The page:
Since we’re Back in the 20’s – now might be the time to strongly re-live the Supper club!!!

 

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Rock Climbing in Montagu

Posted by Lorenzo Samuels on 24 June 2019 3:55 AM CAT
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Rock Climbing

A two hour drive from Cape Town, Montagu is the most developed sport climbing area in the Western Cape (if not the country). 100's of sport routes of all ranges of difficulty. +/-400 Single Pitch & a good few Multi-Pitch Sport Routes.

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Montagu Museum - a special visitor

Posted by Mareletta Mundey on 09 May 2019 1:15 PM CAT
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The cat who came to church.

You can call this a feel good story, a story of chance perhaps, animal lovers will call it a blessing, but the truth is, it’s a story of a cat who came to church.

On the 5th of February, the Museum Herb department set off early to forage for herbs, specifically Buchu, in a valley, right next to the farm Octavia. After a few hours of scouring the valley, climbing mountains, silently praying that a certain elongated, legless reptile, don’t host a welcome party on the overgrown pathways for us, we called it a morning, as dense underbrush and treacherous cliffs made the search nearly impossible.

Almost lunch time and off we went to the Meulplaas picnic spot to break bread, recharge and discuss the grave problem of where to search for Buchu next.

The first thing noticeable on opening our lunch boxes was a plastic container with water, and a few dog biscuits lying on the ground. As if on cue, a small face peeked from a bush nearby and started meowing, as if to say, I’m joining you. Gobbling down Philllip’s bacon bits that he took from his bread, and sampling the Spar pizza, the little minx must have felt that it’s a meal fit for a king.

As we made ready for departure, the haggard face, and yet strange welcoming energy of the scrawny kitten, was enough to make a grown girl weep. Isn’t there a saying “everything happens for a reason”, or “there’s no such thing as coincidence”, as the museum had a few rodent problems just a few weeks back?.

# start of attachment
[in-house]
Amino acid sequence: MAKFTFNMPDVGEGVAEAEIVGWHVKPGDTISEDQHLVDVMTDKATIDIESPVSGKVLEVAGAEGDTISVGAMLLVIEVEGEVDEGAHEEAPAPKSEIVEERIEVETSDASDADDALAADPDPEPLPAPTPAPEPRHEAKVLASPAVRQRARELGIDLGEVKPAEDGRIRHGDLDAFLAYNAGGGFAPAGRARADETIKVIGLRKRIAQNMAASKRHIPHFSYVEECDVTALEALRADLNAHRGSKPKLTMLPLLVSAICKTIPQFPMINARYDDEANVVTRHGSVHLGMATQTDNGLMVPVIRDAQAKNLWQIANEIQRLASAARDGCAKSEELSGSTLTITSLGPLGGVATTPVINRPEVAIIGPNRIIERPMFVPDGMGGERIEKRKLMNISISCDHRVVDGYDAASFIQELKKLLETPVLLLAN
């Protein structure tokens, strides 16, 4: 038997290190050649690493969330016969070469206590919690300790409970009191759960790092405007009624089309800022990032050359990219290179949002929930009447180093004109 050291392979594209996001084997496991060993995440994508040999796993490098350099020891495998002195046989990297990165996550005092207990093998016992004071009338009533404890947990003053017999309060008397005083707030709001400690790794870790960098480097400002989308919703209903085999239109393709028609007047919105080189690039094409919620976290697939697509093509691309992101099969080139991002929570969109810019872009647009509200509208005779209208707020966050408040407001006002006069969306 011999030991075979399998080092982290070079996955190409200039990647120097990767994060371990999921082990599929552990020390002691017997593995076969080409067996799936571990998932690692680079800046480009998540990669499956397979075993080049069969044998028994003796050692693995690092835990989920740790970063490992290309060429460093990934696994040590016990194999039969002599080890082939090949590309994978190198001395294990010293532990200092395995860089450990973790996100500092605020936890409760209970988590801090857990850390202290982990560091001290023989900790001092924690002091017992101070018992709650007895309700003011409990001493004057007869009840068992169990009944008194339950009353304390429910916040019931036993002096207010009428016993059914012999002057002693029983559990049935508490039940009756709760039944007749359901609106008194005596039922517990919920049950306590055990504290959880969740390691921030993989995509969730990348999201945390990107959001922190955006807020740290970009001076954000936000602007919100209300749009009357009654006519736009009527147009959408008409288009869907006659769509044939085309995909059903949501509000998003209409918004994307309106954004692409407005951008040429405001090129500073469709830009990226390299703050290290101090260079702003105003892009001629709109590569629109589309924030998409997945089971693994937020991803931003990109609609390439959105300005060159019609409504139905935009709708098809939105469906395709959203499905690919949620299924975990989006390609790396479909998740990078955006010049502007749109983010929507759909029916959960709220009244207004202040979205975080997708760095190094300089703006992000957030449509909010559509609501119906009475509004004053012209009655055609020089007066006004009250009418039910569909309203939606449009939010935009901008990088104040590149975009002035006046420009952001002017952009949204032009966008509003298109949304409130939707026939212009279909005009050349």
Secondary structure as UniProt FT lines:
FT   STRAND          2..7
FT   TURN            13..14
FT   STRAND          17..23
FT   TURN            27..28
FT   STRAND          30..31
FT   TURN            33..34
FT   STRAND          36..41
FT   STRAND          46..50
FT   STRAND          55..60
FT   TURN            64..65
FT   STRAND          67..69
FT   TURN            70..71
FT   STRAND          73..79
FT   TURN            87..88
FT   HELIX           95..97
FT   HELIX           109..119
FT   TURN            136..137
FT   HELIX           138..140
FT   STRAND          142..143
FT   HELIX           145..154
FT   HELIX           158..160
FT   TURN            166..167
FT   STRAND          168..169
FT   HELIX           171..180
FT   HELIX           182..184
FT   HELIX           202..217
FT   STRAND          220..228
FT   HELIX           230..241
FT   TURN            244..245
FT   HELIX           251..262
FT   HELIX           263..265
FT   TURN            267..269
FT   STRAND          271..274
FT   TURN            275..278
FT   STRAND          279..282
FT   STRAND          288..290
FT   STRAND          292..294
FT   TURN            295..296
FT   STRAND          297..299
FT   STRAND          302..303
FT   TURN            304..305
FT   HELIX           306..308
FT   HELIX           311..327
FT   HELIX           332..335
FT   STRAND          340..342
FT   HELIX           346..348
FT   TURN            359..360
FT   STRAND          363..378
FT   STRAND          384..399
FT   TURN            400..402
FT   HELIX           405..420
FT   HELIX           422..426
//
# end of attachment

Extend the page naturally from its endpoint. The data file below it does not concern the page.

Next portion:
So off we went, full tummies, a few bags of herbs, absolutely no plan for finding the herb that we are actually searching for, and a cat who came to church with us.

He was dubbed Buchu by Mrs Jeanne Biesenbach that day. So in a way, we did find Buchu. Or rather, Buchu found us.

There is something sacred about having a cat at the Museum. It might have a lot to do with the fact that they believe they should be worshipped.  We can only thank the Ancient Egyptians for that.

These days there’s a point of interest for kids as well at the museum, as this cat loves interacting, adores attention, and believes it’s his cat given right to stroll into the manager’s office where he knows he’ll get a snack. It’s only a very important meeting after all.

We invite all cat lovers to pop by the museum and see the amazing transformation Buchu has went through.  I’m pretty sure your curiosity won’t kill him.

 -Anneline Mohammedt.

 

 

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Meet the Alpacas at Alpaca Paddocks

Posted by Mareletta Mundey on 09 May 2019 1:10 PM CAT
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27 April was SA National Alpaca Day – dedicated to those furry faces- gorgeous animals that we’re not always lucky enough to meet.

 

Alpacas produced the golden fleece of the Incas. Once upon a time it was said that alpaca fiber was weighed up in gold, and clothes made from it were only worn by royalty. Nowadays, it is most famous for its cuddly looks and loved by young and old alike. However, there is a great future for alpacas in agriculture as commercial fiber producers, too.

 

Lucky for Montagu visitors and locals alike you can meet and interact with these friendly alpacas (and a donkey or two) at the new Alpaca Paddocks @ Healing Farm Haven.